I should be paying royalties to Lute Olson for all the times I've used his sayings-- and. I've never met him. Having coffee with him would be a highlight of my life (even though I am a UCLA guy!) This is a wise man. Here is an Olson quote that each of my former players has heard: "The most meaningless statistic in basketball is the half-time score." That line has peppered many locker room speeches because we were behind a lot. Here is another: "The last great innovation in basketball was the jump shot." The wonderful Hank Luisetti (of Stanford fame) brought the jump shot to basketball in the 1930s-- if, indeed, that is the last great innovation-- what an indictment! But Innovation requires 'thought leadership and basketball, sadly, is often bereft of this. That is why Mark Cuban is a gift to the game-- what he has brought to basketball is a willingness to challenge, if you will, basketball's establishment and use his influence and largesse to force a dialogue about the game. in honor of him, I am going to write a series of essays entitled, "What Would Mark Do."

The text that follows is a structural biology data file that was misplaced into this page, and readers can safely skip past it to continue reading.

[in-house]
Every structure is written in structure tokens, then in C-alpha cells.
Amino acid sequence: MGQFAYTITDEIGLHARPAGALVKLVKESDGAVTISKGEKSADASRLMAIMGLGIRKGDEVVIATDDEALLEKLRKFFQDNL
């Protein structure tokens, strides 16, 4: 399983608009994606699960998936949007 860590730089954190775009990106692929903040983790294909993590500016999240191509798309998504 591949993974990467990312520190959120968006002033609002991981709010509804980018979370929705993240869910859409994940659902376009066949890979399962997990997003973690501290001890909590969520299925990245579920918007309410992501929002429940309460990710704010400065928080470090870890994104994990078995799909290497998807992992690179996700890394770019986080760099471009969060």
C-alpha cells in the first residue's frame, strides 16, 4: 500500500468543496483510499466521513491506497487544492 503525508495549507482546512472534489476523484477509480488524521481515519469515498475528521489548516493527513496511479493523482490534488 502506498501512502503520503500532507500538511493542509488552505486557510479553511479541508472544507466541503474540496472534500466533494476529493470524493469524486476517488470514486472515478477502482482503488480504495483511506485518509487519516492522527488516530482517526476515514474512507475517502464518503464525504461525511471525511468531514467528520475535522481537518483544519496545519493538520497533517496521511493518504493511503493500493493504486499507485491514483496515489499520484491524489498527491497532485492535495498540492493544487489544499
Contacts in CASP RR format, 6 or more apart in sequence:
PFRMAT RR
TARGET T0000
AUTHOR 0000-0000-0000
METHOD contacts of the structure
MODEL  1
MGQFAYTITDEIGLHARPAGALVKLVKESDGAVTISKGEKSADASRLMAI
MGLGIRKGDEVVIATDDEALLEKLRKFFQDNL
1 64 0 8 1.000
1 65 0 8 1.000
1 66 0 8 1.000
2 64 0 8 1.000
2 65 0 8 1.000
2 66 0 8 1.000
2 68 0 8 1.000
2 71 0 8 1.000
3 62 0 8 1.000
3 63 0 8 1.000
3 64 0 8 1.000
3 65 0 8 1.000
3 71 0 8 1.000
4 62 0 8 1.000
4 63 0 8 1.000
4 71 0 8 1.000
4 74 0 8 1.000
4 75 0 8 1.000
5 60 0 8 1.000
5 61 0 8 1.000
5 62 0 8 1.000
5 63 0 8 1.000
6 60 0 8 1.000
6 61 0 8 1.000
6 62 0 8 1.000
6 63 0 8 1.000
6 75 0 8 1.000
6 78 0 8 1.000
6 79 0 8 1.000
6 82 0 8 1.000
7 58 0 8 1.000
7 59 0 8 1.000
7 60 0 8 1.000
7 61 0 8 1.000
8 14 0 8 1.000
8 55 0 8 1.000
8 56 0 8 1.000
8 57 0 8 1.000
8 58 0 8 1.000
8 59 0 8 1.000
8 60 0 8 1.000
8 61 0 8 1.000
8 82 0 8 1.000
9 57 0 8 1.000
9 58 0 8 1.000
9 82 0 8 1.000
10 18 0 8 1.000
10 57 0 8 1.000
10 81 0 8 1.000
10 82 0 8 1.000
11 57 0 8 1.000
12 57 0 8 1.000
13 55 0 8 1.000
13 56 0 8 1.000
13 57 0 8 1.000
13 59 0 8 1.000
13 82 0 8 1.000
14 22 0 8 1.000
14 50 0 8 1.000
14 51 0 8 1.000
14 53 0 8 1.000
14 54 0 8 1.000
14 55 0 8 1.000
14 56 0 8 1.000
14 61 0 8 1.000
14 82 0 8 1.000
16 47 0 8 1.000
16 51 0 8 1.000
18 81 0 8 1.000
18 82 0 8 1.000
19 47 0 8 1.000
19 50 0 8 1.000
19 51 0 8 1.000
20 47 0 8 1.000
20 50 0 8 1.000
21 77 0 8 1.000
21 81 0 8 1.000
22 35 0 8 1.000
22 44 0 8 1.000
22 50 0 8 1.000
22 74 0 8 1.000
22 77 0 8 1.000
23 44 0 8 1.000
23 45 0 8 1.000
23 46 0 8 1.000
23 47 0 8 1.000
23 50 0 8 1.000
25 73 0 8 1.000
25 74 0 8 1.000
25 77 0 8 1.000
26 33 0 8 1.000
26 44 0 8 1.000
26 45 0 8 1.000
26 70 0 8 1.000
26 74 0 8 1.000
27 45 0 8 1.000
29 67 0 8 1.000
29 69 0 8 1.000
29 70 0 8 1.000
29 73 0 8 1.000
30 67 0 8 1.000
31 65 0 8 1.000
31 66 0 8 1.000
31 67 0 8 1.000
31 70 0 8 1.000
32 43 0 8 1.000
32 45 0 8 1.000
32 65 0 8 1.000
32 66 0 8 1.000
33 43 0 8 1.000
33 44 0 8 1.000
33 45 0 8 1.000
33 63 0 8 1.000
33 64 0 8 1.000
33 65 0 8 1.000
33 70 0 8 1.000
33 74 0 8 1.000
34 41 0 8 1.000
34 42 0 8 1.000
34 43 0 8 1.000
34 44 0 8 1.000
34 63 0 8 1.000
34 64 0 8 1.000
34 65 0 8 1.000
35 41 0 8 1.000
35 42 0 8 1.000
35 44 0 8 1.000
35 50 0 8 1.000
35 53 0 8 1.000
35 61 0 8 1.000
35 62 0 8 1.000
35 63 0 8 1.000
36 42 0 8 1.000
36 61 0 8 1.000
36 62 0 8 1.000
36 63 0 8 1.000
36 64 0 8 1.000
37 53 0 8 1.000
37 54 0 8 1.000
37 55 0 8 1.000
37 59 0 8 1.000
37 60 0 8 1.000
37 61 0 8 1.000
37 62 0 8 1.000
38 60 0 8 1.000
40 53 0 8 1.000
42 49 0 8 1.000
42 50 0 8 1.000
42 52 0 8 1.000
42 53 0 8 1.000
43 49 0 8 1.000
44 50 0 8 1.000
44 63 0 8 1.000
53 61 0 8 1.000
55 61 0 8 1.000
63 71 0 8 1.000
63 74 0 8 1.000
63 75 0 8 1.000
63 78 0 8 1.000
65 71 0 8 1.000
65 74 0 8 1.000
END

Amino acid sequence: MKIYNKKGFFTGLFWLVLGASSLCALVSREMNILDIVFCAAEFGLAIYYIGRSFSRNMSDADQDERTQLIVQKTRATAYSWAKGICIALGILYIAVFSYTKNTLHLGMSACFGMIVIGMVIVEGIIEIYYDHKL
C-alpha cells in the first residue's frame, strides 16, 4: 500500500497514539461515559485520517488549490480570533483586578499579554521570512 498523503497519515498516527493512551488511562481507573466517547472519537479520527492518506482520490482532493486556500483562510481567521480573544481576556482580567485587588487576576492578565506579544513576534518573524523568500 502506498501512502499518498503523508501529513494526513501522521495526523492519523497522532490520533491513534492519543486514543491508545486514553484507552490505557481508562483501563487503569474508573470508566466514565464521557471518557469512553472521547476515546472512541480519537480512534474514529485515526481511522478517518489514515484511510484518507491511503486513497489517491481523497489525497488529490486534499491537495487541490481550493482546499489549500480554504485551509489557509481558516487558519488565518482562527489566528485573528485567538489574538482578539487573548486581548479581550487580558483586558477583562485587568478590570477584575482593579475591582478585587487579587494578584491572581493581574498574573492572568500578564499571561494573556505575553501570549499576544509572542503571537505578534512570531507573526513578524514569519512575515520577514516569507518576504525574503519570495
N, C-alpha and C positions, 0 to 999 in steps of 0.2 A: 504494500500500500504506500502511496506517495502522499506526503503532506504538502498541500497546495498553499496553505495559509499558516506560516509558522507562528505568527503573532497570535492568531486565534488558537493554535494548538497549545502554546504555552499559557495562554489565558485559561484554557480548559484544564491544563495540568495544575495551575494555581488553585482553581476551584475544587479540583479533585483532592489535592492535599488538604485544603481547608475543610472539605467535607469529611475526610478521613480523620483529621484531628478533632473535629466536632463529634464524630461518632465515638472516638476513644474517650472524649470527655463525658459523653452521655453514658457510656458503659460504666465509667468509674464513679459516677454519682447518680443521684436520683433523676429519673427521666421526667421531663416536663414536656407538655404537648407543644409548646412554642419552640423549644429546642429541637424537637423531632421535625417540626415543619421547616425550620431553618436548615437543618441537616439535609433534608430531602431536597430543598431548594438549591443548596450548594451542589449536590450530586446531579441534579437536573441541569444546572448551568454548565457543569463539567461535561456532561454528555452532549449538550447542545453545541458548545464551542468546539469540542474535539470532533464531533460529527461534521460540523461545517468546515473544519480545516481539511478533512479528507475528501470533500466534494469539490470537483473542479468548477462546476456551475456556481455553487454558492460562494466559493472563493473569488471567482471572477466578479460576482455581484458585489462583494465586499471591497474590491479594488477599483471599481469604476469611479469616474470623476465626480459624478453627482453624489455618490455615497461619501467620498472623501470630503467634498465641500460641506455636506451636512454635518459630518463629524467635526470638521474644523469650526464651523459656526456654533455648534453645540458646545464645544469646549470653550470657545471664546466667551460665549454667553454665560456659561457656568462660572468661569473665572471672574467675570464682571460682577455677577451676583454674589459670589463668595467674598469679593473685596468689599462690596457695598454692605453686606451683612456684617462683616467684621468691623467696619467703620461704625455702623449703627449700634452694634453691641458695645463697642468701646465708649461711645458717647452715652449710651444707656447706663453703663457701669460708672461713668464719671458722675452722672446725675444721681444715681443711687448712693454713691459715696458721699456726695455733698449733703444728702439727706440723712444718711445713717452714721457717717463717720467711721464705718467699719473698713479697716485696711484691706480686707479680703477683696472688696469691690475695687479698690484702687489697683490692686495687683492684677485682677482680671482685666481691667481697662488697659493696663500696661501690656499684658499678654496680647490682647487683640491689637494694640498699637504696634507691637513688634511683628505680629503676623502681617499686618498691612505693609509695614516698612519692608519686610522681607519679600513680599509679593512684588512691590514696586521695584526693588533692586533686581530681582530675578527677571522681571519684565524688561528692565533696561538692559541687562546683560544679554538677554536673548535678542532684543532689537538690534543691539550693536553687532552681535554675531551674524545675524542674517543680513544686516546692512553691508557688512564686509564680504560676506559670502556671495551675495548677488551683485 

The introductory essay targets this: As March Madness is now history, I must ask: Where are the black coaches in NCAA Division 1? An insightful report revealed that roughly 57% of the players at NCAA D1 levels are black; but just 25% of the coaches. (On the women's side, the numbers are even more striking (9.3 % of the coaches. 44% of the players.)
Is there a simple answer, or is something more insidious and complex at work?
I coached at the high school varsity level for ten seasons. One college coach (who shall remain nameless)-- a brilliant guy -- said this to me: "Black coaches just aren't 'x's and o's guys; they don't know the game. I need them to recruit. That is what they are good at."
He was stating his opinion matter-of-factly. I found his comment intensely revealing, but just as prejudiced as using the word 'articulate' to describe a person of color when that same adjective is rarely used to describe non persons of color.
I don't believe this Coach is racist or in any way a bad apple-- he is simply presenting an opinion from his life's experiences. An opinion that is most probably held by a lot of influencers who have the power of hiring and firing.
Which leads me to...what is coaching? I see four broad skill sets: